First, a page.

One farm commodity which had fared reasonably well during the sell-off of the last six weeks is
New York's December contract shed a modest 5% during September, and has not lost an awful lot more since. Until Thursday, when it touched levels not tickled for two months.
However, technical signals said that something may be up with the fibre.
"Notice that Bollinger bands have tightened - something that is eye catching for it often signals a larger move. But what direction?" soft commodities trader Jurgens Bauer said.
He suspected downward. "It is troubling that US cotton is far over priced in the world market, so prospects for demand are poor."
And he was right.
The day began as one inauspicious for industrial, rather than food, farm commodities, with
Furthermore, benchmark May cotton fell 1.2% on China's Zhengzhou exchange to fall below the psychologically important 20,000 yuan level (at 19,975 yuan a tonne) for the first time in its lifespan.
Cotton prices in China, as the top producer, consumer and importer of the yarn, are seen of particular significance.
And all that was before US weekly export sales data which, at 59,000 running bales, hardly set markets alight.
Veteran cotton analyst Mike Stevens said that "today's poor export sales and shipments continue to portend more reductions yet to come from the US Department of Agriculture" in its estimate for American exports, as revealed in the next monthly Wasde crop supply and demand report.
Indeed "sharply lower prices in China and yet another miserable export sales number put pressure on New York cotton futures", Mr Stevens, based in Louisiana, said.
Once the December lot fell to 98.00 cents a pound, "sell stops were hit and volume picked up as selling both outright and in the December/March spread took futures prices to the lowest level in two months".
The spread between the December lot, which closed down at ????, and the March contract, which ended down at ???, actually reached its lowest for two months, as investors lowered their idea of the premium buyers would be willing to pay for upfront supplies.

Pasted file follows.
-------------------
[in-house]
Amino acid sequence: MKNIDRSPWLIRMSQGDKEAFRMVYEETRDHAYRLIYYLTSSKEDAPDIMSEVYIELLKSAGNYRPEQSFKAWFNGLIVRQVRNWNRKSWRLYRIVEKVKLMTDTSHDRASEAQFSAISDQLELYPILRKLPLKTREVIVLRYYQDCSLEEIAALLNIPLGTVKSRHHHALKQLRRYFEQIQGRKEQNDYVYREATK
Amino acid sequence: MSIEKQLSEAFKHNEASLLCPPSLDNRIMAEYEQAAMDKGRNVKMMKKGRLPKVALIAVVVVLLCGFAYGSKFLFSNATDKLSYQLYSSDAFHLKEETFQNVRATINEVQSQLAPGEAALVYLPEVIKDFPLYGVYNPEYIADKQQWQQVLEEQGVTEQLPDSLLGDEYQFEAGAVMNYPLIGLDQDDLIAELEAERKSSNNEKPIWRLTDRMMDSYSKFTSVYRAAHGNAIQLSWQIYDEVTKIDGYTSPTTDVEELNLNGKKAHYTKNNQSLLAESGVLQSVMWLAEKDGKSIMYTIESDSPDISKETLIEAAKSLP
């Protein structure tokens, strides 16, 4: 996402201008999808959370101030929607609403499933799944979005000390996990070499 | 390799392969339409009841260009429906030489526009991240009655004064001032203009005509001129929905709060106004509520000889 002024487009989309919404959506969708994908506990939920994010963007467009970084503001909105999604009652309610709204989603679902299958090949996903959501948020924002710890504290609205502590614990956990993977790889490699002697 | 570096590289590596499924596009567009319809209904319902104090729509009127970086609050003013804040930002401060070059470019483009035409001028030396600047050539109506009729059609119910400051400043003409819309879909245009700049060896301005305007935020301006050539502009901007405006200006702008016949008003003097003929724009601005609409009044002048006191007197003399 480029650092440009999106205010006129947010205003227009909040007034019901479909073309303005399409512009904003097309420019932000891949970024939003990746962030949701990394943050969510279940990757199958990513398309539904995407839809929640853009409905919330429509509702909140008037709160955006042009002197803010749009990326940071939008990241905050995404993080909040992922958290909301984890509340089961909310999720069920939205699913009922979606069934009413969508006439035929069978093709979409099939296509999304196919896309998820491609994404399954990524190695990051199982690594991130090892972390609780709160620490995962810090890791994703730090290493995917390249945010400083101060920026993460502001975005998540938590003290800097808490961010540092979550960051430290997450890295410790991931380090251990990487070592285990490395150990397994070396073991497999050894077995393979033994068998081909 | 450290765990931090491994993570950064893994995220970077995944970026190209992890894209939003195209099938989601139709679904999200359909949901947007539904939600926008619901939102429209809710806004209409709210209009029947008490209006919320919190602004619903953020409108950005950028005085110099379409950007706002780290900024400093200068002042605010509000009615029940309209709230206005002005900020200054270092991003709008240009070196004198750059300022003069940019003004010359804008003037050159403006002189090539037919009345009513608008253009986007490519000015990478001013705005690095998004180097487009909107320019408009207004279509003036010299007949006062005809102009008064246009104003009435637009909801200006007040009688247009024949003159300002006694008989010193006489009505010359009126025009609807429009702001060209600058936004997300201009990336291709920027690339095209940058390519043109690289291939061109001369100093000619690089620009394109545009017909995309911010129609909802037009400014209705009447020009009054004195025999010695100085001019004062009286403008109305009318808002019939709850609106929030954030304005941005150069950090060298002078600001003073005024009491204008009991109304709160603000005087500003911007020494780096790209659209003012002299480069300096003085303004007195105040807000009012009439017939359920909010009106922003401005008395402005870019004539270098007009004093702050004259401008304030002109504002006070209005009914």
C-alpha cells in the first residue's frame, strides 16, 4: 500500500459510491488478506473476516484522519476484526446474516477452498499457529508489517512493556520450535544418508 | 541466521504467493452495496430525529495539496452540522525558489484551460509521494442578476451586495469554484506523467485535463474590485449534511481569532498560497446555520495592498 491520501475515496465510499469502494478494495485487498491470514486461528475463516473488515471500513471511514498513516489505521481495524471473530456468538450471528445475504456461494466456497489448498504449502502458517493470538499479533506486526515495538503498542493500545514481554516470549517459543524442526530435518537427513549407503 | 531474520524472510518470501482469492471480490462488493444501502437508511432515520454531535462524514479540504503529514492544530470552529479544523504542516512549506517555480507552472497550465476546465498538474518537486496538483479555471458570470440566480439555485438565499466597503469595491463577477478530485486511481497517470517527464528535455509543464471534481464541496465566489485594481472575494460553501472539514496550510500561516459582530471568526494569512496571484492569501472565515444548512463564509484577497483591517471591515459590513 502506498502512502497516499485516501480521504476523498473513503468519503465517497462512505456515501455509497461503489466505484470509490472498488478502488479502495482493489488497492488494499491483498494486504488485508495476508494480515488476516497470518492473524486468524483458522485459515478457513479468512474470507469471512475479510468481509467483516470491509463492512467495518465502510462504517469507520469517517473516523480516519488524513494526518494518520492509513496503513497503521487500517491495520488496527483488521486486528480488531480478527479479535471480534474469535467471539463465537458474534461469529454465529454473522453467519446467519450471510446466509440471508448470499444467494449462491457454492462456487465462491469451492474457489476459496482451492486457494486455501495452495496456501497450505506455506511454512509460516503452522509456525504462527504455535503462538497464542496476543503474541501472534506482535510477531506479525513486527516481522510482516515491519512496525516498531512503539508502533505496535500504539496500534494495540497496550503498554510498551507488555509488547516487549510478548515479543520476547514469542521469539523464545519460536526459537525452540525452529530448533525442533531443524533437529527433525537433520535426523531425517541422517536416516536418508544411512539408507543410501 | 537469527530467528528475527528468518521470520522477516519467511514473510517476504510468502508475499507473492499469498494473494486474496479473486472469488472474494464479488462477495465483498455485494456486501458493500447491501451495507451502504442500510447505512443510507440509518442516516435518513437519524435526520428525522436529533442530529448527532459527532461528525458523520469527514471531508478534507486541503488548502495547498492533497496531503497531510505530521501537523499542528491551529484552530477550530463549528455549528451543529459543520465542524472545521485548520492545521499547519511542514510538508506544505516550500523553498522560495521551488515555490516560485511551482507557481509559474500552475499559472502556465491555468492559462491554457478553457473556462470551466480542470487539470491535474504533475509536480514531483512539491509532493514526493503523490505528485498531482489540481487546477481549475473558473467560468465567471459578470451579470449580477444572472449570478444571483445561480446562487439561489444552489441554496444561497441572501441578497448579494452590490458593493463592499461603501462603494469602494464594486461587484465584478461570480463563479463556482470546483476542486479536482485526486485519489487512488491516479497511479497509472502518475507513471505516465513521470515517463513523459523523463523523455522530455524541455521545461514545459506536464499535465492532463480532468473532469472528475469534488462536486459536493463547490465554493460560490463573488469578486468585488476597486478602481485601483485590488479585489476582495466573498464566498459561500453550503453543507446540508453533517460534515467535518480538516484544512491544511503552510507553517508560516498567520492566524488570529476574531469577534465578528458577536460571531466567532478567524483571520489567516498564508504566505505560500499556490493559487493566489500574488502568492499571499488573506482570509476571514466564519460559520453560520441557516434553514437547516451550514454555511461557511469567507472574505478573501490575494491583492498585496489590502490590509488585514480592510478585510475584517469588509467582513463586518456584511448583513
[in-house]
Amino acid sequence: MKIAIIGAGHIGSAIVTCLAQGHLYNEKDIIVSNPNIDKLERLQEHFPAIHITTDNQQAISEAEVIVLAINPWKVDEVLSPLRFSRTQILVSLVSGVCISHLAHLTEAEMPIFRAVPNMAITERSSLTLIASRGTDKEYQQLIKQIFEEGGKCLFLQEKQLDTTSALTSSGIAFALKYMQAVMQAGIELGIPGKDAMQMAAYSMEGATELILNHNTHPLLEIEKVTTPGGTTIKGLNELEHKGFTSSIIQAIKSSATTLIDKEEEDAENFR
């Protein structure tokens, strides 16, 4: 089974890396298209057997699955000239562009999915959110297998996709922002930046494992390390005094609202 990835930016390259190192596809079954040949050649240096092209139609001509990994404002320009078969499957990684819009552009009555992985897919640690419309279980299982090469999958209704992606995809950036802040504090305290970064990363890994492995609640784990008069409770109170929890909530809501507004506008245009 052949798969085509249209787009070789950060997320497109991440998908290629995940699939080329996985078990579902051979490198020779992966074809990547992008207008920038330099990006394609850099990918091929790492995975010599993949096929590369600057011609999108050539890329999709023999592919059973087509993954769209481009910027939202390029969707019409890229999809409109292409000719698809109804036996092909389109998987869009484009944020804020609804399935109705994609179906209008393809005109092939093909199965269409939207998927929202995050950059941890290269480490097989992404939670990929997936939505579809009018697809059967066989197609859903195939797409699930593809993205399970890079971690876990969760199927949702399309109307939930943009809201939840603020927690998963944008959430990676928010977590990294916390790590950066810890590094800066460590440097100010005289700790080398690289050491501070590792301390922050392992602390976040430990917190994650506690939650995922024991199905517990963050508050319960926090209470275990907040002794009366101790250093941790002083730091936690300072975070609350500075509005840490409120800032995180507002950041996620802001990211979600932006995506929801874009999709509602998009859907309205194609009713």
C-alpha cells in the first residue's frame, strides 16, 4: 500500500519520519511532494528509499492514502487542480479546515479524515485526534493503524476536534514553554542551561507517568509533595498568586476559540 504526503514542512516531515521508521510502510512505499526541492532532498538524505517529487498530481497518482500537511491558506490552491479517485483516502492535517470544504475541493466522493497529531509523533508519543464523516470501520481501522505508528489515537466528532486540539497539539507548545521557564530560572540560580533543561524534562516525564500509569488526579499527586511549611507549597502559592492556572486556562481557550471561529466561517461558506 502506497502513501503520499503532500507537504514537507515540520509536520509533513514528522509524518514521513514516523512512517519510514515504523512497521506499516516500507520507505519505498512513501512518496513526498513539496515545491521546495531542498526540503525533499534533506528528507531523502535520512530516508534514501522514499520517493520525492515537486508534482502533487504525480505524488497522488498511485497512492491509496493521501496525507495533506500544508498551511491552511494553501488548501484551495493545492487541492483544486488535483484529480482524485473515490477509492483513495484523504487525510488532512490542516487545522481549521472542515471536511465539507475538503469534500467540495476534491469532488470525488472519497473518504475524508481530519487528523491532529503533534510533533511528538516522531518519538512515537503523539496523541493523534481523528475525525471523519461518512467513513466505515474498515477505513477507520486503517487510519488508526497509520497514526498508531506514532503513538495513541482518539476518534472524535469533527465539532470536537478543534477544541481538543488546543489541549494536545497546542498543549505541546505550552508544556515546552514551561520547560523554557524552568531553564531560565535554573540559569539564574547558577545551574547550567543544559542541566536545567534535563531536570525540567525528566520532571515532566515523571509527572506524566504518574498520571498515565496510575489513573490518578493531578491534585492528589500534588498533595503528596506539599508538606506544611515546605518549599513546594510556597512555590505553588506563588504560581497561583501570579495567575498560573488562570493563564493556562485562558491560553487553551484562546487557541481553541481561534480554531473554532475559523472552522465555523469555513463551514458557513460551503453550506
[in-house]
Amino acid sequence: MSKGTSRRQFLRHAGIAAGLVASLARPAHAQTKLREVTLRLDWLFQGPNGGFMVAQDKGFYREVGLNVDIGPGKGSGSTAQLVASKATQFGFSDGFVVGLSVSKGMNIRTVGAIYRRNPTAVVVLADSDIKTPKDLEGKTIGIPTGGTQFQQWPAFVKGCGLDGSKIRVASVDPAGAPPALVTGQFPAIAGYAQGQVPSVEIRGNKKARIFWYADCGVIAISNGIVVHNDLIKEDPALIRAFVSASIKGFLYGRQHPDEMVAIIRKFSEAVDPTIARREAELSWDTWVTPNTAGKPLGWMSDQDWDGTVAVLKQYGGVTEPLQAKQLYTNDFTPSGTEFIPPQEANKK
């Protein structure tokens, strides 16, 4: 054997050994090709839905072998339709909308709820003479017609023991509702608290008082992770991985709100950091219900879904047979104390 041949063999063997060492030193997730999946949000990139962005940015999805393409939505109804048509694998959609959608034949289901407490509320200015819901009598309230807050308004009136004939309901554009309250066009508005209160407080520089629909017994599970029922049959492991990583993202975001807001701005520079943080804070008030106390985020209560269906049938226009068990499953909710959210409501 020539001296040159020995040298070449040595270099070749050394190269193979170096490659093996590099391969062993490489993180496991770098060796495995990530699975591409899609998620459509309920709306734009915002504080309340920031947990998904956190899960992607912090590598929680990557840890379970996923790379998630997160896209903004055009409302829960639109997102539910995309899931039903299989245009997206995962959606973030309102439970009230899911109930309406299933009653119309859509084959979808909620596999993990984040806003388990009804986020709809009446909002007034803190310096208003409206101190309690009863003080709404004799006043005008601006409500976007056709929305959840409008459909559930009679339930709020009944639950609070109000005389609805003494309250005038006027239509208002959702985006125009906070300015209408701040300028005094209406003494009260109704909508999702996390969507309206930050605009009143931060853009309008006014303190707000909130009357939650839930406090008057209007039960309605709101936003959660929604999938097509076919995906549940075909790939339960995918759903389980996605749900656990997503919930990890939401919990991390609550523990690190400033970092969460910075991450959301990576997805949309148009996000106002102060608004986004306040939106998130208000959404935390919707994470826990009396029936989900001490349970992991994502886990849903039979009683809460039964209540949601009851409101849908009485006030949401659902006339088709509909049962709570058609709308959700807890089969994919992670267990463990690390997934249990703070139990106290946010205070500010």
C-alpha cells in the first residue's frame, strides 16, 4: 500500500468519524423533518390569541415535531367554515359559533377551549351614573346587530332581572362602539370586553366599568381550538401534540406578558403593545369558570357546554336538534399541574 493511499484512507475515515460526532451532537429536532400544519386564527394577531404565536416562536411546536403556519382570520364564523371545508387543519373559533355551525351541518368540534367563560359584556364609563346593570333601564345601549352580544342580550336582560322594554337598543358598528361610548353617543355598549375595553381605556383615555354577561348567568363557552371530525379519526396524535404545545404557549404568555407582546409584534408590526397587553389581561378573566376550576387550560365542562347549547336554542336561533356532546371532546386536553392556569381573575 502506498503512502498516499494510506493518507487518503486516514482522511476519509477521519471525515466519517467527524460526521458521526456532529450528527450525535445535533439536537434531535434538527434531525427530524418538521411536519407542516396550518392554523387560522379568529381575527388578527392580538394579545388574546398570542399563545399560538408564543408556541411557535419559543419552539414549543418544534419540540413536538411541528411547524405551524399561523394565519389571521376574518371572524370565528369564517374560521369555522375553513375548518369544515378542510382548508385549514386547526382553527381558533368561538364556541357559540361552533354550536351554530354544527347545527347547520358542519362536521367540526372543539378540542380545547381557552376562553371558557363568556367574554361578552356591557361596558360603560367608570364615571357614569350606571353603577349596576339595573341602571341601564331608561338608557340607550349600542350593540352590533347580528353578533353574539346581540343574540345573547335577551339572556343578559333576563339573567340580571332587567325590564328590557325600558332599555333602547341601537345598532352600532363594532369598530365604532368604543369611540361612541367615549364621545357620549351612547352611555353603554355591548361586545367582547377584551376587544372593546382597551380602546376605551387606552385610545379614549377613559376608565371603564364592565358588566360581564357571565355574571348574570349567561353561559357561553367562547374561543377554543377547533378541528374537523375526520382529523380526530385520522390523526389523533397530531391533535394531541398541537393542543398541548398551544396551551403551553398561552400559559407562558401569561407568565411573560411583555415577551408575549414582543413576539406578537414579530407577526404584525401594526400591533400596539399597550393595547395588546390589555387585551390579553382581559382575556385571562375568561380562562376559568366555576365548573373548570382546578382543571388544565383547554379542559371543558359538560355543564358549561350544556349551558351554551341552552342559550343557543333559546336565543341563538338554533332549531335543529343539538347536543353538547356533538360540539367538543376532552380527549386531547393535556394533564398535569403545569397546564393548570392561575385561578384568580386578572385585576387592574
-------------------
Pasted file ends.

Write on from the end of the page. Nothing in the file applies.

That was a weak performance even on a soft day for commodities, as fears for the eurozone debt crisis, and its implications for other countries, continued to put the wind up many investors in risk assets.
The CRB commodities index fell 1.2%.
In New York
"Coffee does seem to have divorced itself somewhat better than other markets from outside influences," he noted earlier.
"Yet demand may face some serious issues as the economic slowdown spreads. Heavy rains are receiving news attention, demand destruction is not."
Against this background, it was all the more surprising that grains took the opportunity to stage something of a rebound.
Indeed, weekly US export sales of soybeans came in below 600,000 tonnes, half levels expected by some traders, and decent prospects for South American sowings.
"Weather in South America seems to be ideal for the crop getting off to a good start," Paul Georgy at Allendale said.
"A weather system moving through Brazil and Argentina this weekend should provide good coverage."
Furthermore, "poor crush margins around the world are not helping soybean demand", he added.
Grains did even better, enjoying a late rise just as in the last session they suffered a late liquidation.
Corn for December closed up 1.7% at $6.49 ½ a bushel in Chicago, where wheat added 1.8% to $6.30 ¾ a bushel.
And this against some negative factors too, with Ukraine looking more of an export threat now that its president has signed off on the removal of grain export levies, while Strategie Grains lifted its estimate of the European harvest, notably corn.
Furthermore, Argentina's farm ministry sounded an upbeat note, for farmers. It raised its estimate of corn sowings by 340,000 hectares to 4.9m hectares and pegged the wheat crop at 12.6m tonnes, at the upper end of its previous range (of 11m-13m tonnes), if below the USDA estimate.
However, the late revival in macroeconomic sentiment was seen as working in grains' favour, with traders taking a better view too of corn export sales which initially disappointing in coming in, at 1.8m tonnes, below analysts' estimates of 2.0m-2.5m tonnes.
"This was, really, a solid number," Darrell Holaday at Country Futures said.
"Some called this negative because of the expectations, but we disagree. This leaves undelivered corn sales, along with actual deliveries for the crop year, above year ago levels.
"If export sales continue at a pace of 1m tonnes per week, it will very difficult to keep the December corn contract below $6.60 a bushel."
Furthermore, there was a particular bounce in Kansas hard red winter wheat, which soared 2.8% to $7.25 a bushel for December delivery.
A downbeat production forecast for 2012 from FCStone helped, as did ideas of frost bringing autumn development of dryness-tested sowings to an end, and leaving crop in poor state to brave the winter.
"The cold snap continues for the foreseeable future with another real threat of frost tonight and into tomorrow night across Kansas, Nebraska and Colorado," Matthew Pierce, GrainAnalyst trader, said.
"This is just another problems for producers to contend with."
However, the rebounds came too late to save contracts in Europe, where Paris wheat for November ended down 0.3% at E185.50 a tonne, while London wheat for November ended 0.4% lower at £146.75 a tonne.